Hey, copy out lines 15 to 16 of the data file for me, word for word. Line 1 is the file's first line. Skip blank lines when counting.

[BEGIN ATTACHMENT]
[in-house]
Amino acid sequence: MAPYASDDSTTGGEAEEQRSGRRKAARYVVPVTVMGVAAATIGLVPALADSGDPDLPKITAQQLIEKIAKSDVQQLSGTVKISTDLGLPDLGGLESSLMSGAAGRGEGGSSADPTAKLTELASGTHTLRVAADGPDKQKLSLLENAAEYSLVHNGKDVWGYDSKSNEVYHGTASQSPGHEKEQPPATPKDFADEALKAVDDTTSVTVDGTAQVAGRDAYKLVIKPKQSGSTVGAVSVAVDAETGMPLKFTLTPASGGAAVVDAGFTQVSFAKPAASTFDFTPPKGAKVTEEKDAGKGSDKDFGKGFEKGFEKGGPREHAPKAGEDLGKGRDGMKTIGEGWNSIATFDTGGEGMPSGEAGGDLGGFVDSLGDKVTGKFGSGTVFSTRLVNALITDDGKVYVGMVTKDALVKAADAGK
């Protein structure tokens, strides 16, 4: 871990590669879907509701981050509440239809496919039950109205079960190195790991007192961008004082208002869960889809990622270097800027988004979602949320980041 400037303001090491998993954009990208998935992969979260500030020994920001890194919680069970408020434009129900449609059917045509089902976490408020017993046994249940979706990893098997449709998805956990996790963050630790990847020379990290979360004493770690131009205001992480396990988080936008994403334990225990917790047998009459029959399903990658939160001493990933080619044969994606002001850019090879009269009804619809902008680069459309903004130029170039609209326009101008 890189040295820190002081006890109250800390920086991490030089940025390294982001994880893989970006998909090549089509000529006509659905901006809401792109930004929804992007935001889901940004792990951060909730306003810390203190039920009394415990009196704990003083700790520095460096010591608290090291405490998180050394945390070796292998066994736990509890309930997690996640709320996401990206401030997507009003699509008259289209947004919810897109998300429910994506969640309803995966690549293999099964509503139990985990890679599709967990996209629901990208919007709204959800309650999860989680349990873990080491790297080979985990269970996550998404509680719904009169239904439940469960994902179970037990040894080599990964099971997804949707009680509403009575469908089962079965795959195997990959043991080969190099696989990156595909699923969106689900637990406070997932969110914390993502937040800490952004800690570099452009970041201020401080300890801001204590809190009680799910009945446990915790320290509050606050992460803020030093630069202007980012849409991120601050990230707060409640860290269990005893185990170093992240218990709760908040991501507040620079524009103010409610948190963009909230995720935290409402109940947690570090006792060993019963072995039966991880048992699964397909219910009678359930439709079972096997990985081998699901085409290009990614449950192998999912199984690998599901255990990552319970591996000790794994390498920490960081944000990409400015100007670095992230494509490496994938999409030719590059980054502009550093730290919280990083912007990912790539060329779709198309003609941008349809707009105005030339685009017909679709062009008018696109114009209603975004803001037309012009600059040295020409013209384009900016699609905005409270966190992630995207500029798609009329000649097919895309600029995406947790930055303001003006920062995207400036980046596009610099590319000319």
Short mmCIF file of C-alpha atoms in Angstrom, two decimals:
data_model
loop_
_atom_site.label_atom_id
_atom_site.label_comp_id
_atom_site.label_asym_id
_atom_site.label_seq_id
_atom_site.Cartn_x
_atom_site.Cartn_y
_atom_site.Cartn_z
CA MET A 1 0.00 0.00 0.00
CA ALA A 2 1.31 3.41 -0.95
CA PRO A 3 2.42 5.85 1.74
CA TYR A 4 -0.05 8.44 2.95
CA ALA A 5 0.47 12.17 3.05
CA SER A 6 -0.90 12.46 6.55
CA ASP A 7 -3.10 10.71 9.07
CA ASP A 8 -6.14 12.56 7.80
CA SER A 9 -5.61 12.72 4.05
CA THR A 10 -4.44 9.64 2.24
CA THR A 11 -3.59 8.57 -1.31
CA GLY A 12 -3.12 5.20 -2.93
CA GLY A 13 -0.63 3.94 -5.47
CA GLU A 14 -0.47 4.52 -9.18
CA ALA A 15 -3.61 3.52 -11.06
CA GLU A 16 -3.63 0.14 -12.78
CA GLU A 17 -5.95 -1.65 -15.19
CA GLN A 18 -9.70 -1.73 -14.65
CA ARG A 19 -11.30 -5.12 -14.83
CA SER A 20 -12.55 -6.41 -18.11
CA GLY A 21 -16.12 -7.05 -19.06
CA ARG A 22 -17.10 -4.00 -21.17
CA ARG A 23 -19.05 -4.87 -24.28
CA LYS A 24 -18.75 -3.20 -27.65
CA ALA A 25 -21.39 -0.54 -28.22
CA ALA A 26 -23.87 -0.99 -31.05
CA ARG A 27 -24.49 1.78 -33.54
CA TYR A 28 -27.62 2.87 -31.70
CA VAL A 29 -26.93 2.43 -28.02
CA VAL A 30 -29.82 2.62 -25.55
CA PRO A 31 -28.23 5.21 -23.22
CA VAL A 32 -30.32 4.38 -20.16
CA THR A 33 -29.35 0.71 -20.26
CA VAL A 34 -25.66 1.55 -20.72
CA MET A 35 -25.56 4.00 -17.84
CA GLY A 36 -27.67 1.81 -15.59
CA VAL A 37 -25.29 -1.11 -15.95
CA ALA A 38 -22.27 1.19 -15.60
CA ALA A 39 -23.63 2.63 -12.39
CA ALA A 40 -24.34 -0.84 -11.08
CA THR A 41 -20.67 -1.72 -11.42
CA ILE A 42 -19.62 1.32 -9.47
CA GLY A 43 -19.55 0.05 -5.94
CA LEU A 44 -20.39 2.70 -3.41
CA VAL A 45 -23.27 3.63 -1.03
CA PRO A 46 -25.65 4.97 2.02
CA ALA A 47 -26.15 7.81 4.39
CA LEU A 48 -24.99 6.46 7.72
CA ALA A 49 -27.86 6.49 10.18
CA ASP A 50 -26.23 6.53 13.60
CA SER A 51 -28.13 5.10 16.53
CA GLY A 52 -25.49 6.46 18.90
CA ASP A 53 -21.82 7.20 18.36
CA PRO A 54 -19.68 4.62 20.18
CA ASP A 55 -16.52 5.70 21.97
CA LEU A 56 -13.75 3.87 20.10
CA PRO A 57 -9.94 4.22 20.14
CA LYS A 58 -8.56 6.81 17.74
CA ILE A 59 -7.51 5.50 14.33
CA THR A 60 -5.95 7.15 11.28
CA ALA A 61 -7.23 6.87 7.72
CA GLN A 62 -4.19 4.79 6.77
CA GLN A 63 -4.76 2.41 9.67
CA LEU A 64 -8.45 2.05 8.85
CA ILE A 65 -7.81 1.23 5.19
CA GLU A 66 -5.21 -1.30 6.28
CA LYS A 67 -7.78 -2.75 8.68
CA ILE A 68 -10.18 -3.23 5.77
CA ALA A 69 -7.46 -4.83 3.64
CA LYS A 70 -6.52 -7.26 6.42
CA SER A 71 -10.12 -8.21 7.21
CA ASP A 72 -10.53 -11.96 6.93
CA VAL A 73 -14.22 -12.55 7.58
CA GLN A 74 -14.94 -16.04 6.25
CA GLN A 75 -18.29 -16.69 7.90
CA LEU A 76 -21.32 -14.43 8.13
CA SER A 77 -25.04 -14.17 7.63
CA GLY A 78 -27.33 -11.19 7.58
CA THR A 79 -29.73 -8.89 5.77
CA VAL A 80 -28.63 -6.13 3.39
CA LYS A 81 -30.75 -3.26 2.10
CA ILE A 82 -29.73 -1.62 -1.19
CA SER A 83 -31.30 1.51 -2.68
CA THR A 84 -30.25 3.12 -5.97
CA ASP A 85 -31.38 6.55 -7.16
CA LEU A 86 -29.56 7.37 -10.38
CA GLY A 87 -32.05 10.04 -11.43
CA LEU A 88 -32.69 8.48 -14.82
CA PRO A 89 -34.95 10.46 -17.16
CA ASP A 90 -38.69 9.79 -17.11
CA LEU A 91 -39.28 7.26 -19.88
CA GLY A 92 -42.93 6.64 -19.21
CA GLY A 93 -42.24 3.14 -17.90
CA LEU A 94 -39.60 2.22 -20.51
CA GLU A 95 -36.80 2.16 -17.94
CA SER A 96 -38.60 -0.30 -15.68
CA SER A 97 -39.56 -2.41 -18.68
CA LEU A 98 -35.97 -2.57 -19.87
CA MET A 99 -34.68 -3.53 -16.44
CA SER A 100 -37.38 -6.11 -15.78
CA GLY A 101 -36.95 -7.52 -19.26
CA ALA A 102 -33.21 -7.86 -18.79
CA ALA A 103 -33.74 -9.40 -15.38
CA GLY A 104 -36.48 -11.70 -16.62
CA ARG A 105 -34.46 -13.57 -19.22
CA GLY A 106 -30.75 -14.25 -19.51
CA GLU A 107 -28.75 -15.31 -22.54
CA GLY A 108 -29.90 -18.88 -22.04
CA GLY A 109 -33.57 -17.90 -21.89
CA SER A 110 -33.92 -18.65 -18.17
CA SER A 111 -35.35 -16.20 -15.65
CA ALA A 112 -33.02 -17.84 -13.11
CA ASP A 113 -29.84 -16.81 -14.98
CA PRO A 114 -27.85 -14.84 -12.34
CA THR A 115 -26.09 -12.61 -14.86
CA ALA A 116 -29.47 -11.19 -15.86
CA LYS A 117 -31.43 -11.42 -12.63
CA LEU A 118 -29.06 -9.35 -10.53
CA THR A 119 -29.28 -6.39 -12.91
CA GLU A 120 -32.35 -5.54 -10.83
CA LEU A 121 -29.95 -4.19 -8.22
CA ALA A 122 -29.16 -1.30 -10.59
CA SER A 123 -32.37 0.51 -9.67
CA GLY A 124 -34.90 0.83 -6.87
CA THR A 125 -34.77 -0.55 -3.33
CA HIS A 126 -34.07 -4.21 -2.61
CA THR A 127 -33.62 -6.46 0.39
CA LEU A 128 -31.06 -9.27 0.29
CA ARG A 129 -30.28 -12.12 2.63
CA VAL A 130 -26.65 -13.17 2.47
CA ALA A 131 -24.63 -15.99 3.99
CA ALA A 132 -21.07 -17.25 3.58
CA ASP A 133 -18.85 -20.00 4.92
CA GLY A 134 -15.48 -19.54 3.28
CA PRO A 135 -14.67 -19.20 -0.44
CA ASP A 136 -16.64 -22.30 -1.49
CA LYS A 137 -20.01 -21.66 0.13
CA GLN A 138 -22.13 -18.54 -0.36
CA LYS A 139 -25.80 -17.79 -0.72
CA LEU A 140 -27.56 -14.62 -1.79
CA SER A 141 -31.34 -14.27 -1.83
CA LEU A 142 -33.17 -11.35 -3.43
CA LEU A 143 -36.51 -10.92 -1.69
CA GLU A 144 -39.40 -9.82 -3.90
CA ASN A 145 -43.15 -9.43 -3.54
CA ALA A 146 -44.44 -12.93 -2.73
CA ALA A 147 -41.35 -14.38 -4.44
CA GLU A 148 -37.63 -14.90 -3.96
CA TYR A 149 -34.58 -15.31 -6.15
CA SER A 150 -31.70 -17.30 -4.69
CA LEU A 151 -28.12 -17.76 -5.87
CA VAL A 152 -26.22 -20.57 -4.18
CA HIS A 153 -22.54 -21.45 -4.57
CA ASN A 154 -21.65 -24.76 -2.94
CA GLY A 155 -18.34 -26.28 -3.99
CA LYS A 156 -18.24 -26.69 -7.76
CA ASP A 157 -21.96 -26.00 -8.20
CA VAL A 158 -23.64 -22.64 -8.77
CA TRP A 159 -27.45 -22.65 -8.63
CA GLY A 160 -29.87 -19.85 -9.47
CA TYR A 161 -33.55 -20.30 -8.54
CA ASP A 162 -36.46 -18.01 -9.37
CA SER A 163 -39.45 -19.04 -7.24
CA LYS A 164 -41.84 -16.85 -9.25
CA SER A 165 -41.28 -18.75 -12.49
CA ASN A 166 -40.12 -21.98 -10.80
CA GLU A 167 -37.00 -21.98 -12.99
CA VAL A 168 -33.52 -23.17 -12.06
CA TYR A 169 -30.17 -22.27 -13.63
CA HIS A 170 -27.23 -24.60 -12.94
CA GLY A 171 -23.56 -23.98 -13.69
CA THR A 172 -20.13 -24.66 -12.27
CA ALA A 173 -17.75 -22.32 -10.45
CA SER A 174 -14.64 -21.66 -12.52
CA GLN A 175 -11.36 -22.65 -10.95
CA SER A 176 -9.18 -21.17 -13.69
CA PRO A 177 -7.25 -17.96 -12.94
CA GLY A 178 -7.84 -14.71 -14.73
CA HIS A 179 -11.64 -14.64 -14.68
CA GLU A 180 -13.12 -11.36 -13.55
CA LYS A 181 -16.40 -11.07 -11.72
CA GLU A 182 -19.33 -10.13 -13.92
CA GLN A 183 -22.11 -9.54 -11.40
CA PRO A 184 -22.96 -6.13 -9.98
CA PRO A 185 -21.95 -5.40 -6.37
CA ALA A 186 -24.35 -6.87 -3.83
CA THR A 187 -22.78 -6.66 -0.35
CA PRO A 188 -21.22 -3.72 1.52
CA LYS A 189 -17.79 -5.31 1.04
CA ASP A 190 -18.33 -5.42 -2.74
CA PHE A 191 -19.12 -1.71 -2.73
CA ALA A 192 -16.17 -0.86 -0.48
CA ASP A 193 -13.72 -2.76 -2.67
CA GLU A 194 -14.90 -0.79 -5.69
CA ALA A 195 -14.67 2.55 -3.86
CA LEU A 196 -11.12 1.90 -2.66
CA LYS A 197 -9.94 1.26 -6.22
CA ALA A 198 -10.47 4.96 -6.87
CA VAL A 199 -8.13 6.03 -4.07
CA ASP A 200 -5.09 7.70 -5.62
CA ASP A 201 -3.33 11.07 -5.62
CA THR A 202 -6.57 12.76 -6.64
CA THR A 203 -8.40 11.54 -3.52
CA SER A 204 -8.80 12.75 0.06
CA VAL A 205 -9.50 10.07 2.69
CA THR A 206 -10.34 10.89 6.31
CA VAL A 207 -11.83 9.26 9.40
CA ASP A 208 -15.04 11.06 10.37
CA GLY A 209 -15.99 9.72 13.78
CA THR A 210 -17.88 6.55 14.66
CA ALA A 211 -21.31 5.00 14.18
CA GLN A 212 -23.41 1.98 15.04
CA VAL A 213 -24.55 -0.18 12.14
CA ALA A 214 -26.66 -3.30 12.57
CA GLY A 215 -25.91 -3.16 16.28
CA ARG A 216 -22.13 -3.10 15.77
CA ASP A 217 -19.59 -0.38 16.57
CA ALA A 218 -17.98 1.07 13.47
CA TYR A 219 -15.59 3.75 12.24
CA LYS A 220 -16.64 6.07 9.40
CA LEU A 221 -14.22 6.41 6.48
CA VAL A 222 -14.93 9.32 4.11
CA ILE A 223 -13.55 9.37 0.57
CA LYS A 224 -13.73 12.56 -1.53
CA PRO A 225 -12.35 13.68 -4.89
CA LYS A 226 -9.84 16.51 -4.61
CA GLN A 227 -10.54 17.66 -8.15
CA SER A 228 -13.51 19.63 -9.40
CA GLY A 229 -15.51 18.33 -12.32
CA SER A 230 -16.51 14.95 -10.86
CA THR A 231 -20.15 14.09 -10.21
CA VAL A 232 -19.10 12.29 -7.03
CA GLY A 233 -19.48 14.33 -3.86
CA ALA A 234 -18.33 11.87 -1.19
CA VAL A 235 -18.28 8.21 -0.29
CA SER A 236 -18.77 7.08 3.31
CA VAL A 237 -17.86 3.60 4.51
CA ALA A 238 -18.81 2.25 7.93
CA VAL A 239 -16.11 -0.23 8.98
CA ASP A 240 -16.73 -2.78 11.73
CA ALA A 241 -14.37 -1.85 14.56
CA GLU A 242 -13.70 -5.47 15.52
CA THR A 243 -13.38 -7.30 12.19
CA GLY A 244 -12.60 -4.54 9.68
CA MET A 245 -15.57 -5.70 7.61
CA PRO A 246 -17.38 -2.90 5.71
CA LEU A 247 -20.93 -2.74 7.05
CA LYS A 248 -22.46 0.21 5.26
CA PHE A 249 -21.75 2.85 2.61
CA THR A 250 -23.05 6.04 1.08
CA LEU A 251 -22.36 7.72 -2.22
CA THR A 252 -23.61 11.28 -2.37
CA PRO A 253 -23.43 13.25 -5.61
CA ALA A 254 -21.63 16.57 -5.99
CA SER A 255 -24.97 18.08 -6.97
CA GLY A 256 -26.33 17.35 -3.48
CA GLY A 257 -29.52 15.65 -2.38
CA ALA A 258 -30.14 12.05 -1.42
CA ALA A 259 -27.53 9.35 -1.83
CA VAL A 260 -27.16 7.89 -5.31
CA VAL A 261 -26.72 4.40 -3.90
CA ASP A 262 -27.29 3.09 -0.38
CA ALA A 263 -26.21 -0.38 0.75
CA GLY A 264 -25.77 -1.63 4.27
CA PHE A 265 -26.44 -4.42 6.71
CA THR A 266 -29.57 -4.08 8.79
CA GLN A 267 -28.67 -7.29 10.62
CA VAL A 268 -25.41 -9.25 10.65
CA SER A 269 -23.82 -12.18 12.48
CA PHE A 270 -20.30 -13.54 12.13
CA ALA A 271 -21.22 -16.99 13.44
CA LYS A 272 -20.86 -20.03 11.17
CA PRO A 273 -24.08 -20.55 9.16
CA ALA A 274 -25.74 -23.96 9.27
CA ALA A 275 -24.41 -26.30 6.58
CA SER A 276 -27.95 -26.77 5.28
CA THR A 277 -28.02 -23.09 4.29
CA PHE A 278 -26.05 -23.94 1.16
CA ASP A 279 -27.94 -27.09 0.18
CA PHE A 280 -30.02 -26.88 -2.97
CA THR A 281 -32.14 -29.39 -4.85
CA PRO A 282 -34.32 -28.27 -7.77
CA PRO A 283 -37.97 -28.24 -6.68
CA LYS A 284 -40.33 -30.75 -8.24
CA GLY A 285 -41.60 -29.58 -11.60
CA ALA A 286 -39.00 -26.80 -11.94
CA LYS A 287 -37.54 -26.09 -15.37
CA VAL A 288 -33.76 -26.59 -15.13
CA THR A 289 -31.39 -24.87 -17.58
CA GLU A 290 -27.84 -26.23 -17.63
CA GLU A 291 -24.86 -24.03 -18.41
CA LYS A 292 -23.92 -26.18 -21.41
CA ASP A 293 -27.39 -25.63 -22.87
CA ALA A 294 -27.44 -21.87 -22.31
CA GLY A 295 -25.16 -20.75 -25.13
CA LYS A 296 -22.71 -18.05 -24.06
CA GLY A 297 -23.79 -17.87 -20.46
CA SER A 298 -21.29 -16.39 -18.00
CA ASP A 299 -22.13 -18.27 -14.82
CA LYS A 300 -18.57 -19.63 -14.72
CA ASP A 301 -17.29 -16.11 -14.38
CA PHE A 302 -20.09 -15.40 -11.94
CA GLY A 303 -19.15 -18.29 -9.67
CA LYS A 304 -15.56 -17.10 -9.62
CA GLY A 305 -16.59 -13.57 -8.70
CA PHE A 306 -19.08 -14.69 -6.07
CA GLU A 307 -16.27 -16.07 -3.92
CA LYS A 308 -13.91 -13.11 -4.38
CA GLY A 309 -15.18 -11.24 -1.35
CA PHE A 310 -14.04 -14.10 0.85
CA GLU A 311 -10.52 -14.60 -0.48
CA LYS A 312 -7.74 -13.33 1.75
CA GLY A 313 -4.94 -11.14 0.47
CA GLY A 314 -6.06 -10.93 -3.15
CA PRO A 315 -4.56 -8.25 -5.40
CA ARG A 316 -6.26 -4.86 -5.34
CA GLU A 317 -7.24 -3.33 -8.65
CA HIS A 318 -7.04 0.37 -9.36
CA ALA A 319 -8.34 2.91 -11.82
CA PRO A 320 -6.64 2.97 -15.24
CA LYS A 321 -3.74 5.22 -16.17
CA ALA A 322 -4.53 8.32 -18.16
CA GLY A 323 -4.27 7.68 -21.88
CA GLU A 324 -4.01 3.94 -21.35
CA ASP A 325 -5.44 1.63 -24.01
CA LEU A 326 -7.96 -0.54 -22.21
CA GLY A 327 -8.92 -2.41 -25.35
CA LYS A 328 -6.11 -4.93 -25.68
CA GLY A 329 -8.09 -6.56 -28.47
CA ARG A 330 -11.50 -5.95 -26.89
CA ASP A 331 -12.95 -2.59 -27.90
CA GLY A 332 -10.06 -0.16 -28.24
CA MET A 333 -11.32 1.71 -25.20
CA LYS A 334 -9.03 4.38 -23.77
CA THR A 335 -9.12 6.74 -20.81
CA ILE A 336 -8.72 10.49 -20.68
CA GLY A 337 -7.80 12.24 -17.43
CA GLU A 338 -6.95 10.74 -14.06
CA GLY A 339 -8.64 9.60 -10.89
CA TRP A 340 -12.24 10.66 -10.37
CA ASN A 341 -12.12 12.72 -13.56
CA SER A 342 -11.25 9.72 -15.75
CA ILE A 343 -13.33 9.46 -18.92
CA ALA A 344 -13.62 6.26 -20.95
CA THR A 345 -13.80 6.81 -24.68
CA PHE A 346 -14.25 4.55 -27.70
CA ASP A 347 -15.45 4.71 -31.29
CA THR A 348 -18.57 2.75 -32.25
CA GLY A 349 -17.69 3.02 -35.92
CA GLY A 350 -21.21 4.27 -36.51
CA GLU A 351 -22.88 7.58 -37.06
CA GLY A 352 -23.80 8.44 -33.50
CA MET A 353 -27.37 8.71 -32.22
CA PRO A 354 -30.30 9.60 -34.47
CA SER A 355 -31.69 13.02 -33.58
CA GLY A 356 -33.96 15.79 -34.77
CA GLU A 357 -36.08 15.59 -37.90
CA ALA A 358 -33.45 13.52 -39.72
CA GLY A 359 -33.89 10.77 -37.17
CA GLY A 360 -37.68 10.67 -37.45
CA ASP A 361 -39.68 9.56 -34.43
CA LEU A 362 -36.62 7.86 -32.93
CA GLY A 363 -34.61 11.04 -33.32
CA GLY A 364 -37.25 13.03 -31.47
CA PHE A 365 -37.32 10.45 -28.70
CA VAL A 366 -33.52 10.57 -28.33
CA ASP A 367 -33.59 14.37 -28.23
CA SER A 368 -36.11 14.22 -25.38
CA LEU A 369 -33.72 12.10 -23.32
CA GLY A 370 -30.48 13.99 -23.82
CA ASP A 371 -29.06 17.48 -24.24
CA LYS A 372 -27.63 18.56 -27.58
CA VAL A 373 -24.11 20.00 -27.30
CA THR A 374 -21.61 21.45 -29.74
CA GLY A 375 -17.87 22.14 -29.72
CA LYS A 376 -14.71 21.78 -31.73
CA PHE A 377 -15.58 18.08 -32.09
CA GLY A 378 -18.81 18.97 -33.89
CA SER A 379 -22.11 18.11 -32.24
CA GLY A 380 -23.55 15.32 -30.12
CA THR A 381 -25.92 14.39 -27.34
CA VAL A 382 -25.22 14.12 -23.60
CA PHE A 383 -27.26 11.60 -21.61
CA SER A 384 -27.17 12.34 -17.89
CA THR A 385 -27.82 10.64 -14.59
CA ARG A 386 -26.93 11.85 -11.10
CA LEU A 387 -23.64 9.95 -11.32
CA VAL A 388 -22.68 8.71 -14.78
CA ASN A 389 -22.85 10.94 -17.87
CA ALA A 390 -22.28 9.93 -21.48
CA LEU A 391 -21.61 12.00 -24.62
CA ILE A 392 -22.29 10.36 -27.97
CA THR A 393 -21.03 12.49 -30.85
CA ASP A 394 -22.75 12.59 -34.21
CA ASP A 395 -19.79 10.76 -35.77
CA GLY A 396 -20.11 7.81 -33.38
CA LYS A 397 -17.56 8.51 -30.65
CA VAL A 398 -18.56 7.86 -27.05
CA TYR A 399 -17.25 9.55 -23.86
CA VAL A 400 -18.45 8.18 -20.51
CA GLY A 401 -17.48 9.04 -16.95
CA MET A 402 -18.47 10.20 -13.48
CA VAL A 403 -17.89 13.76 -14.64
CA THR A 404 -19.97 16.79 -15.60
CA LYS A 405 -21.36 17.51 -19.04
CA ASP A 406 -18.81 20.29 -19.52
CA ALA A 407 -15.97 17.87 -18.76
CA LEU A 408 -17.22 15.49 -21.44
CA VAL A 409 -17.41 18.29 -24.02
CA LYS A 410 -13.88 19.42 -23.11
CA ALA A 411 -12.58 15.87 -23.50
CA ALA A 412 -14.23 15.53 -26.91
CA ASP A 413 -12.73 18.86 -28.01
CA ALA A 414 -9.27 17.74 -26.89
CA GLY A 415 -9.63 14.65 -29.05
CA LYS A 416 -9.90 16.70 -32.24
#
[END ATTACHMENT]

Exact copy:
CA ALA A 2 1.31 3.41 -0.95
CA PRO A 3 2.42 5.85 1.74